Via ReliefWeb, a report from the US government: The 2014 Ebola Outbreak: International and U.S. Responses. Click through to download the PDF. The summary:
Ebola virus disease (Ebola or EVD) is a severe, often fatal disease that was first detected near the Ebola River in the Democratic Republic of the Congo (DRC) in 1976. Originating in animals, EVD is spread to and among humans through contact with the blood, secretions, organs, or other bodily fluids of those infected. It is not transmitted through the air.
On March 22, 2014, the World Health Organization (WHO) announced that 49 people had contracted EVD in Guinea, West Africa, and 29 of them had died. As of mid-August, the virus had quickly spread to Liberia, Sierra Leone, and Nigeria.
The Ebola virus that is circulating in West Africa is not new, but the current Ebola outbreak has infected and killed more people than all previous Ebola outbreaks combined. As of August 20, 2014, the WHO reported that 2,615 people had contracted the disease, of whom over 1,427 have died, slightly less than the combined cases (2,387) and deaths (1,590) from previous outbreaks.
Although there are no drugs proven to prevent or treat EBV, health experts know how to contain it. The disease is spreading, however, because the health systems in the affected countries are ill-equipped to undertake requisite containment and disease surveillance measures.
Years of neglect and armed conflict have weakened infrastructures, including health systems, in the affected countries, most prominently in Sierra Leone and Liberia. WHO estimated that the outbreak had likely begun in December 2013, but was belatedly reported in March 2014 due to poor disease detection and surveillance capacity.
In July 2014, two U.S. citizen health workers contracted Ebola in Liberia and were first provided medication that had shown promise in animal studies but that had not yet been tested in humans. They were evacuated to the United States to receive additional care.
Debate in the United States has ensued regarding entry and exit rights of people infected with communicable diseases; whether the international community (including the United States) had responded early and effectively enough to contain the virus; the appropriate use of experimental drugs that had not yet been tested for human safety and effectiveness, including how to choose recipients of scarce and sometimes costly drug supplies and how to arrange dispensing to allow analysis of safety and effectiveness; and feasible approaches to accelerating drug and vaccine development and the scale-up of manufacturing capacity for investigational products.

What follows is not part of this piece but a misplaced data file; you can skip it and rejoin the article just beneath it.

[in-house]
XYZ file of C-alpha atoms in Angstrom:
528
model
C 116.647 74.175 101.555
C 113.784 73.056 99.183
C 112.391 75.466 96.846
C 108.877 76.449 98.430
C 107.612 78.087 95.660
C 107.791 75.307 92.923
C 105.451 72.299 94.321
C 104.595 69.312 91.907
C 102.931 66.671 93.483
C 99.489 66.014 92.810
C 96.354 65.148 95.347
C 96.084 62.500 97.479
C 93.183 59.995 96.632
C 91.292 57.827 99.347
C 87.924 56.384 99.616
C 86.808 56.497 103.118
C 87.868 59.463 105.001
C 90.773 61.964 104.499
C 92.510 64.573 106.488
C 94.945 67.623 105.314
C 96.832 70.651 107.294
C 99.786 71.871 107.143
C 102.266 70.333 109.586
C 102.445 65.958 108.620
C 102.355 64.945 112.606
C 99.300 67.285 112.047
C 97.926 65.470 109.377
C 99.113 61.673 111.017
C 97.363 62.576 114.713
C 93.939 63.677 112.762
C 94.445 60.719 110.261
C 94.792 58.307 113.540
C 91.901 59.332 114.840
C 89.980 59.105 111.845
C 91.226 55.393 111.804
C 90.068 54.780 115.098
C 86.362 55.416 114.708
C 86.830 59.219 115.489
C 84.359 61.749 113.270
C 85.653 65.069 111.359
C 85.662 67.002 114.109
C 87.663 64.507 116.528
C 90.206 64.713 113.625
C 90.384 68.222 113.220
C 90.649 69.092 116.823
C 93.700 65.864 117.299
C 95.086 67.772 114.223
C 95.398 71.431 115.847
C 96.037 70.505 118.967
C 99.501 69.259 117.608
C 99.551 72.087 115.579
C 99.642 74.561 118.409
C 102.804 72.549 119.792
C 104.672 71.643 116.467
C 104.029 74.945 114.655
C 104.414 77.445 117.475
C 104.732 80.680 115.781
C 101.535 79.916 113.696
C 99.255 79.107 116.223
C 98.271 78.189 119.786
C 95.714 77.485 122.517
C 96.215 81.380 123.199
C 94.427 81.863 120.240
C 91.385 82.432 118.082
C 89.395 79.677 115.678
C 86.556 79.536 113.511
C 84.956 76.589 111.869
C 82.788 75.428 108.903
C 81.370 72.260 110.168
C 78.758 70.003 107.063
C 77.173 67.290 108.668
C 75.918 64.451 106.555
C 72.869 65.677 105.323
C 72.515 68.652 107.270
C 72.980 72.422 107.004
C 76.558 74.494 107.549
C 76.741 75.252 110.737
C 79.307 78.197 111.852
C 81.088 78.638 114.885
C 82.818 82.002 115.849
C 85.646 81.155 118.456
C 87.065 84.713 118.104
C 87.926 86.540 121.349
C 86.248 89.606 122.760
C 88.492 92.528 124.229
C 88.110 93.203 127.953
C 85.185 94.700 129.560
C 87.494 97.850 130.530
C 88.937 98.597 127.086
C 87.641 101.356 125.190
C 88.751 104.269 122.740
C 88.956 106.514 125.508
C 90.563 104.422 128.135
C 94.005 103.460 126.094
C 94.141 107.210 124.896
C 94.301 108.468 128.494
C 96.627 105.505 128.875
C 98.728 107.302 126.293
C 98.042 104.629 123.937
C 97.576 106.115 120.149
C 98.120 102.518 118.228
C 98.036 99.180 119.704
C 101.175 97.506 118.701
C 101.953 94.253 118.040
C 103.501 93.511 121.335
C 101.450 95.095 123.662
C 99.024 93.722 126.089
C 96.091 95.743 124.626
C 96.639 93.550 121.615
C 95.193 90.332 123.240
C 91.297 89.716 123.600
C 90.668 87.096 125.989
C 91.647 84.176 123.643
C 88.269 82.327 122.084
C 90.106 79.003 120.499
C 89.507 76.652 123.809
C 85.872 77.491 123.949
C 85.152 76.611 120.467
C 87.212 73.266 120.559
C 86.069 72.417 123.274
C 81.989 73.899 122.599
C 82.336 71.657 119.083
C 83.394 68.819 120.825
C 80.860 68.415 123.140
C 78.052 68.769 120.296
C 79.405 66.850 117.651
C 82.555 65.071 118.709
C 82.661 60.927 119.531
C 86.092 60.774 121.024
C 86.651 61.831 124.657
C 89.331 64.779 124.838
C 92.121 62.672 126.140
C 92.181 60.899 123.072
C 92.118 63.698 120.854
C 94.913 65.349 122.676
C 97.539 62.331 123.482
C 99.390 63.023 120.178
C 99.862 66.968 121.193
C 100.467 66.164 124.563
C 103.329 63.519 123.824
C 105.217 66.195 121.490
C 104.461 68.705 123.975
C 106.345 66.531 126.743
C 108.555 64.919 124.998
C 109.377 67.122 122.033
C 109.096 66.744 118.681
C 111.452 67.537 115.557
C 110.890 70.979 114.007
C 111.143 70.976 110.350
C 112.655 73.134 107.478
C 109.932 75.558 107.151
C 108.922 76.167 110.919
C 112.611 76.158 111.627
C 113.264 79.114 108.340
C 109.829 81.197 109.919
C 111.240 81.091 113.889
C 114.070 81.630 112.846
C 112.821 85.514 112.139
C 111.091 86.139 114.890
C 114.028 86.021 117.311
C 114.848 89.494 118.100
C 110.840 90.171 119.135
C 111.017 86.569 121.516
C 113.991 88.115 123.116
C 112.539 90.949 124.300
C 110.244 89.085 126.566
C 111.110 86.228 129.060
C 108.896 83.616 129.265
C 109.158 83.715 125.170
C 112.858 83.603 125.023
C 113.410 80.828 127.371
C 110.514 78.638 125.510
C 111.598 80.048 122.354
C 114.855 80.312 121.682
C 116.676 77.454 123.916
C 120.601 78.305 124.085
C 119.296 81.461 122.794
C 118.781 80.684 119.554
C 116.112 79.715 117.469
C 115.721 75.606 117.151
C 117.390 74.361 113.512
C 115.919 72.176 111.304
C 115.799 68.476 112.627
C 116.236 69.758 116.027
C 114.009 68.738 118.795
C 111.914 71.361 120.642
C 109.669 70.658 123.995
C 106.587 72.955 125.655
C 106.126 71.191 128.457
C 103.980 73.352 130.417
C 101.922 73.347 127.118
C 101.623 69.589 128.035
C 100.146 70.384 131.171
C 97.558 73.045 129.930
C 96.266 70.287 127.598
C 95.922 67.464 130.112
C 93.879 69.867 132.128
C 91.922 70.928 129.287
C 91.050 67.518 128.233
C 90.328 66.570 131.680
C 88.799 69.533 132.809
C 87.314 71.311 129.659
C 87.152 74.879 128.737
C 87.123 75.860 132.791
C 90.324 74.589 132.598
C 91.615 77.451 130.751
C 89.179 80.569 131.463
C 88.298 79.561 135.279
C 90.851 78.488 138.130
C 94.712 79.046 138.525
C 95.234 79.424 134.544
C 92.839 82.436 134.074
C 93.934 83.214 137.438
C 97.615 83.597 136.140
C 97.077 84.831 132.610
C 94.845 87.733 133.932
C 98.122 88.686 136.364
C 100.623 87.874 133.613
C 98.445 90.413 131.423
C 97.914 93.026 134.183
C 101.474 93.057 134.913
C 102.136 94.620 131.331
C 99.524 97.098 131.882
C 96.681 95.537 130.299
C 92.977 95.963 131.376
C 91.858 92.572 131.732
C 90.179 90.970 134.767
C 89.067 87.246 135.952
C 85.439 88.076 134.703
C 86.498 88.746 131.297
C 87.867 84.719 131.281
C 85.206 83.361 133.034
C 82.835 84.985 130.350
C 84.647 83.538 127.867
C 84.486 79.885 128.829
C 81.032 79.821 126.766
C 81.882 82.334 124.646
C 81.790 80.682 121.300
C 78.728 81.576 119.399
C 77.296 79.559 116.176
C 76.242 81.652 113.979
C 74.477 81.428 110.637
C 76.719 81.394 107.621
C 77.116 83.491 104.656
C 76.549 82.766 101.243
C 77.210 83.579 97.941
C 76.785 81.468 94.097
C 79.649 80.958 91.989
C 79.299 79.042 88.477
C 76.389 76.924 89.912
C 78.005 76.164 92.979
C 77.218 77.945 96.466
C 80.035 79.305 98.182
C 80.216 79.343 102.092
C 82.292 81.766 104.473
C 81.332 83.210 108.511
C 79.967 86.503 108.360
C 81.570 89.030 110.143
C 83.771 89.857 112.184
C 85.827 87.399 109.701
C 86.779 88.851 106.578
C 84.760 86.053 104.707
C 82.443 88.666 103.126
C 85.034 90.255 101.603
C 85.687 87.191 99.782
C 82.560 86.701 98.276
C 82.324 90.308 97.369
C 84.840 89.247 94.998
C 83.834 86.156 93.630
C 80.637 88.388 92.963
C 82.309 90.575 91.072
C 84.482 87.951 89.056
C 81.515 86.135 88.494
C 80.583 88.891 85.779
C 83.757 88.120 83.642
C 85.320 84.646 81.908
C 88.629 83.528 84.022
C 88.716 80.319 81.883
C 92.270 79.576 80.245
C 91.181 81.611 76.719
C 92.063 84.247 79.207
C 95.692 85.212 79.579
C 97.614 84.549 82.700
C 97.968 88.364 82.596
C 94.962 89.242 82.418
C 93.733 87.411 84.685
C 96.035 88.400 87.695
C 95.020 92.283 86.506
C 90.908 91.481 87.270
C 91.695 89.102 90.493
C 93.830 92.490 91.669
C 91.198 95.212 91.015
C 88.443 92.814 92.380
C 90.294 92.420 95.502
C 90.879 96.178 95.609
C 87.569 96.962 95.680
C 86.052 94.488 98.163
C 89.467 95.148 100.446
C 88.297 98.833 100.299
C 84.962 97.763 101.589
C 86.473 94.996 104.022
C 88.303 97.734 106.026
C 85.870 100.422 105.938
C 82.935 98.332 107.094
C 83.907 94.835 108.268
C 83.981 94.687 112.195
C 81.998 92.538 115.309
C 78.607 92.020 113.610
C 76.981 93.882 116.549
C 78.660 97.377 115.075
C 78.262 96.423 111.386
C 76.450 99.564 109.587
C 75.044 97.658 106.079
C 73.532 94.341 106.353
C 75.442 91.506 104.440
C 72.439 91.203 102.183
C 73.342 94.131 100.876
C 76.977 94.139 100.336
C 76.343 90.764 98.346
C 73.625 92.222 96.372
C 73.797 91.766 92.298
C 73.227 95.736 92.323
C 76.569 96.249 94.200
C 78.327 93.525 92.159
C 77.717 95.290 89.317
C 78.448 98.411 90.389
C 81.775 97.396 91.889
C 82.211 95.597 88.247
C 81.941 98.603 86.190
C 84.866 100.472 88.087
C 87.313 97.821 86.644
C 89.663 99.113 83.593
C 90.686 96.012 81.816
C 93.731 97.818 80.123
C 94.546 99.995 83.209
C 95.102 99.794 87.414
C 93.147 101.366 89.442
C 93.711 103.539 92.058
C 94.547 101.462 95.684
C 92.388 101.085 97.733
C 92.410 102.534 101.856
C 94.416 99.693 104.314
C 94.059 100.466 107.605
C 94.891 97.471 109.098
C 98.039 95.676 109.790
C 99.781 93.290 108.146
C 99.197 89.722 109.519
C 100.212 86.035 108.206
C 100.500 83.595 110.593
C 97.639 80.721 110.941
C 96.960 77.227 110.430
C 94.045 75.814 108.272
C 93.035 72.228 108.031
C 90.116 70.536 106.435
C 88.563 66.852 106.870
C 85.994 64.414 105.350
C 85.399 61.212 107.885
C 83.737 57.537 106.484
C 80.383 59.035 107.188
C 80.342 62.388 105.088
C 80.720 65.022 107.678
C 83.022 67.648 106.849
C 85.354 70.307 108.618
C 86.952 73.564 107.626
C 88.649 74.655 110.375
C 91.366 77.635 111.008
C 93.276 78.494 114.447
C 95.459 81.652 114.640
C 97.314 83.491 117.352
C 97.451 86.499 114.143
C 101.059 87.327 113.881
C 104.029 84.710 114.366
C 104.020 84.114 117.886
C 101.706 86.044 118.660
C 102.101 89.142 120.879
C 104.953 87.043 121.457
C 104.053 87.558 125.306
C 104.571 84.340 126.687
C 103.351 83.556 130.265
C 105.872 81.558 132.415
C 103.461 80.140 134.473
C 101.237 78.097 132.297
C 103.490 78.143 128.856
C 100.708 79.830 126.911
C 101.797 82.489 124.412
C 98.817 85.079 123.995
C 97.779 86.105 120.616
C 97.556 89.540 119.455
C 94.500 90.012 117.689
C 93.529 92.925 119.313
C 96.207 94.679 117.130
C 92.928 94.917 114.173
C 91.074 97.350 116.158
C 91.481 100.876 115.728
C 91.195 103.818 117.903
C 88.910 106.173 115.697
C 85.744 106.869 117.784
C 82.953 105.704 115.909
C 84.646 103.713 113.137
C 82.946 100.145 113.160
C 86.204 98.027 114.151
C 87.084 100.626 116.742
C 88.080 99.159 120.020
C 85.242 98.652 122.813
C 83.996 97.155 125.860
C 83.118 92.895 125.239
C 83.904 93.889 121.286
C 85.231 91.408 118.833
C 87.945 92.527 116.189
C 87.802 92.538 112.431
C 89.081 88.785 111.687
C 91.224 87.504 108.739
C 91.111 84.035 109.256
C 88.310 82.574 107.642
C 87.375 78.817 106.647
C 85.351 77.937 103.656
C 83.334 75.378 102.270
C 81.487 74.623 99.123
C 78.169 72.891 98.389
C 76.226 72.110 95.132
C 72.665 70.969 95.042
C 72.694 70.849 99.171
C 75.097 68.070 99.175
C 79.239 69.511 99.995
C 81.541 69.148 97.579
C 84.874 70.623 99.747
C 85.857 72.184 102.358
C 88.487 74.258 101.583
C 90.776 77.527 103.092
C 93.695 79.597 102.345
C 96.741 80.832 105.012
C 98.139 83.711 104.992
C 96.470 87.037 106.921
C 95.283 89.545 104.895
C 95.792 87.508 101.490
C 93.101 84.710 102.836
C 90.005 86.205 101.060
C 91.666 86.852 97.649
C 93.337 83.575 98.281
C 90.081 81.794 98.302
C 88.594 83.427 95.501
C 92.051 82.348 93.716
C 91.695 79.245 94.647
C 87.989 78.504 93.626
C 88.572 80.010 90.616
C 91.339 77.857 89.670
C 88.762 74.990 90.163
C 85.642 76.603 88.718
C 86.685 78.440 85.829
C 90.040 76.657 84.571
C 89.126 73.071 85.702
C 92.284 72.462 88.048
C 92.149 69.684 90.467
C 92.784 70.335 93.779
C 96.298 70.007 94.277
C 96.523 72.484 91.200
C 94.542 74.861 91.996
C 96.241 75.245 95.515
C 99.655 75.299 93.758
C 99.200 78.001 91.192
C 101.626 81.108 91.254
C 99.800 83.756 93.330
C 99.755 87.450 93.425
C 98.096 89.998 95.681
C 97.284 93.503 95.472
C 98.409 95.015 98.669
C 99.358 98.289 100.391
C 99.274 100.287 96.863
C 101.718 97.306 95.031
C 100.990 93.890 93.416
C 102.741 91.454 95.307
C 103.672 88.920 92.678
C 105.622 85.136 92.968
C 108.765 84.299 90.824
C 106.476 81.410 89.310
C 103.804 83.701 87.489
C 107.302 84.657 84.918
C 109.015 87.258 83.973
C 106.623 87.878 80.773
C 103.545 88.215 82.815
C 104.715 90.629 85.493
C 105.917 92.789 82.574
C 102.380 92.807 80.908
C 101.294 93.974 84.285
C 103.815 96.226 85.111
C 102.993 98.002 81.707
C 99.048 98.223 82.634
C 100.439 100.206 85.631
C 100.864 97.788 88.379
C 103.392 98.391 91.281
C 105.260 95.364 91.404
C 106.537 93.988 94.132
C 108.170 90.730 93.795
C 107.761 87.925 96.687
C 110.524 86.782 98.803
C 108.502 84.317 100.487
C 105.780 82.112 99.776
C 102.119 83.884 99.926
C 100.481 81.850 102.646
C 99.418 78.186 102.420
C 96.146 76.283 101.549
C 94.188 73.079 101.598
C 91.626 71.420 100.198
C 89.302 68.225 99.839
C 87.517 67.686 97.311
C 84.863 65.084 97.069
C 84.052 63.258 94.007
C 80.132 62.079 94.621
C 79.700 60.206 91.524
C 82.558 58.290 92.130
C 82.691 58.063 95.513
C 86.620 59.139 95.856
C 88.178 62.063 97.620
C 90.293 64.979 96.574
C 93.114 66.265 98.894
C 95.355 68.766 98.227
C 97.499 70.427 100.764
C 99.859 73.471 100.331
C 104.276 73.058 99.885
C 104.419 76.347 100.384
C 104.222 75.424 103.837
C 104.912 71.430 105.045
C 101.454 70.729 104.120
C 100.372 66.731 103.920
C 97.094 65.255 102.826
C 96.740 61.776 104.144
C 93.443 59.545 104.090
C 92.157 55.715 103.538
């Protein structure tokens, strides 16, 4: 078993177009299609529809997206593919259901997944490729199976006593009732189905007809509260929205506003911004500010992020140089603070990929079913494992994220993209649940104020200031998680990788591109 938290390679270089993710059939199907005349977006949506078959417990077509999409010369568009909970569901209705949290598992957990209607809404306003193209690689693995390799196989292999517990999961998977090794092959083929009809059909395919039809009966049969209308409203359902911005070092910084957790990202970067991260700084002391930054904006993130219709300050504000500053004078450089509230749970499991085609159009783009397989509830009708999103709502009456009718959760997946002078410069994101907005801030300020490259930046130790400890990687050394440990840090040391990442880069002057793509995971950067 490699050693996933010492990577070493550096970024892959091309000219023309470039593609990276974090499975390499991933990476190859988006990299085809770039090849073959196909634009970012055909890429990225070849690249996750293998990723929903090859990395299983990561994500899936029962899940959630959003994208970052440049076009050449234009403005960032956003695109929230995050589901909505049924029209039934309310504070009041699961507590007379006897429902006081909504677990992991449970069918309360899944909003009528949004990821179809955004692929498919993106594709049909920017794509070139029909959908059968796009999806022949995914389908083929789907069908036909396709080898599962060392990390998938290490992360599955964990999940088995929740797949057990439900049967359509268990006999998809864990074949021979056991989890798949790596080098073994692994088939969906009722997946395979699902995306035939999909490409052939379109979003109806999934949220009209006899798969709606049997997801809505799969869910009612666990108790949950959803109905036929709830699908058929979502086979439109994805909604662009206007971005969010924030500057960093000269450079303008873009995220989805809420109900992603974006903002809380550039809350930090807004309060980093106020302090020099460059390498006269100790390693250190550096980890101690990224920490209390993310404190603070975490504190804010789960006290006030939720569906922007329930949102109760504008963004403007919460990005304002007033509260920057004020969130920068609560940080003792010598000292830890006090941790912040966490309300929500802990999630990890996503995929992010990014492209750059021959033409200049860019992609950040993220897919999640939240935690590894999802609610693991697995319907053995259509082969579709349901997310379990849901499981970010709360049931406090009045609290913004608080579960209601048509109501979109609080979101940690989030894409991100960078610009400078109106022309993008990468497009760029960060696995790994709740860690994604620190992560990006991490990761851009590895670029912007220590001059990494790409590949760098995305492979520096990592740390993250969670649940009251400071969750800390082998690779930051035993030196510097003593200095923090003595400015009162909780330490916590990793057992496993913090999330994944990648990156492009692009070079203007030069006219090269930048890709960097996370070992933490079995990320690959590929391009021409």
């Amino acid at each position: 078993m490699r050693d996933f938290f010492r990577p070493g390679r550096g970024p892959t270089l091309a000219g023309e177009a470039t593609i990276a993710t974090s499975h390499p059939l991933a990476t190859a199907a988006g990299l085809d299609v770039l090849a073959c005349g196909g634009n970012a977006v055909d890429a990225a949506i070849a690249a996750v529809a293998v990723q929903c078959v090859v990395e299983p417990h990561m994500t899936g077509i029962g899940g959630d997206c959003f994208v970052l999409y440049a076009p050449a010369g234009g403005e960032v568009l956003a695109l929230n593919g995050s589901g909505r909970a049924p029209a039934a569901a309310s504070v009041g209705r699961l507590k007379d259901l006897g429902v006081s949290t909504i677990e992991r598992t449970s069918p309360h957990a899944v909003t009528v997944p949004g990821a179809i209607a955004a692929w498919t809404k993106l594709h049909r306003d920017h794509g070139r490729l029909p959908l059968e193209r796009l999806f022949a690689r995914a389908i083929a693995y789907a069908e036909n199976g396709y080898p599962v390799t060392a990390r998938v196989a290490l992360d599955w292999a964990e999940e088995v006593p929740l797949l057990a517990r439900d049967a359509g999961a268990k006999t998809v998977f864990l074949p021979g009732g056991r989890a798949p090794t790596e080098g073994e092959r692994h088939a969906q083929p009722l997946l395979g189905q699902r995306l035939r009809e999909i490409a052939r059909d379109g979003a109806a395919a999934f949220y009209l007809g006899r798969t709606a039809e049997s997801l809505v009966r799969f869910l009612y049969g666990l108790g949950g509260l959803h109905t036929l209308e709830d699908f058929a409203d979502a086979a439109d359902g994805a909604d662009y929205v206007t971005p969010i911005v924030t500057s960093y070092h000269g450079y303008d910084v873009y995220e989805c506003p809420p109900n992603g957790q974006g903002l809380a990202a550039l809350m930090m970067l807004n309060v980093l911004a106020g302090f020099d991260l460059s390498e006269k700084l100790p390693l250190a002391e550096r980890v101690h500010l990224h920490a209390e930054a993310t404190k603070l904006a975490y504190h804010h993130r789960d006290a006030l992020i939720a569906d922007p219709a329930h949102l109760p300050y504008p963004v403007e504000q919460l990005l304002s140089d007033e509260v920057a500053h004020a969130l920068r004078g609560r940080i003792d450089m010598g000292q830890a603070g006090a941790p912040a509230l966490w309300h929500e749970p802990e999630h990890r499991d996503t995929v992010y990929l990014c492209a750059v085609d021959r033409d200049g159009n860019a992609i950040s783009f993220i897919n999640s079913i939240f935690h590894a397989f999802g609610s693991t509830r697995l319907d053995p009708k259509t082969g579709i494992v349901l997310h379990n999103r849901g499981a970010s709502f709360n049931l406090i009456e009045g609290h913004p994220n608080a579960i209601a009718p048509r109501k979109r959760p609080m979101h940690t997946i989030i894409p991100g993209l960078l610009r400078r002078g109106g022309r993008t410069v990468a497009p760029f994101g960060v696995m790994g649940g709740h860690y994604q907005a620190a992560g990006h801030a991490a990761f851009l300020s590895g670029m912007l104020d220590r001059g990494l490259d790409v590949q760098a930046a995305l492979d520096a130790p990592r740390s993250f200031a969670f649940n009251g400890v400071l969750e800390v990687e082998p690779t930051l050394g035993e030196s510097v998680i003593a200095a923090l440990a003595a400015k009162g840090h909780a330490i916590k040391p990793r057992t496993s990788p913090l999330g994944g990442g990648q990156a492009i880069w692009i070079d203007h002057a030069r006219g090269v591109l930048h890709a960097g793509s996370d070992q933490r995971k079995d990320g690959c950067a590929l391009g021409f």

The apportionment of most U.S. global health aid is determined by language in appropriations legislation and their accompanying conference reports, which direct the majority of health aid at particular diseases, leaving proportionately fewer resources for broader health system strengthening activities. While deliberating the appropriate response to ongoing Ebola outbreak, as well as FY2015 appropriations,
Congress is likely to discuss how to balance support for bolstering weak health systems while directly addressing the health effects of Ebola. The FY2015 budget includes a $45 million request from the Centers for Disease Control and Prevention (CDC) for the newly announced Global Health Security agenda and a $50 million funding proposal for pandemic preparedness efforts implemented by the U.S. Agency for International Development (USAID). The USAID FY2015 budget request is roughly 30% lower than the FY2014 appropriation.
This report discusses these funding issues and examines other related concerns, including the impact Ebola is having on other health problems, such as maternal and child mortality, and the capacity of U.S. agencies to respond rapidly to unforeseen events, like the Ebola outbreak, in light of budgetary constraints and spending directives.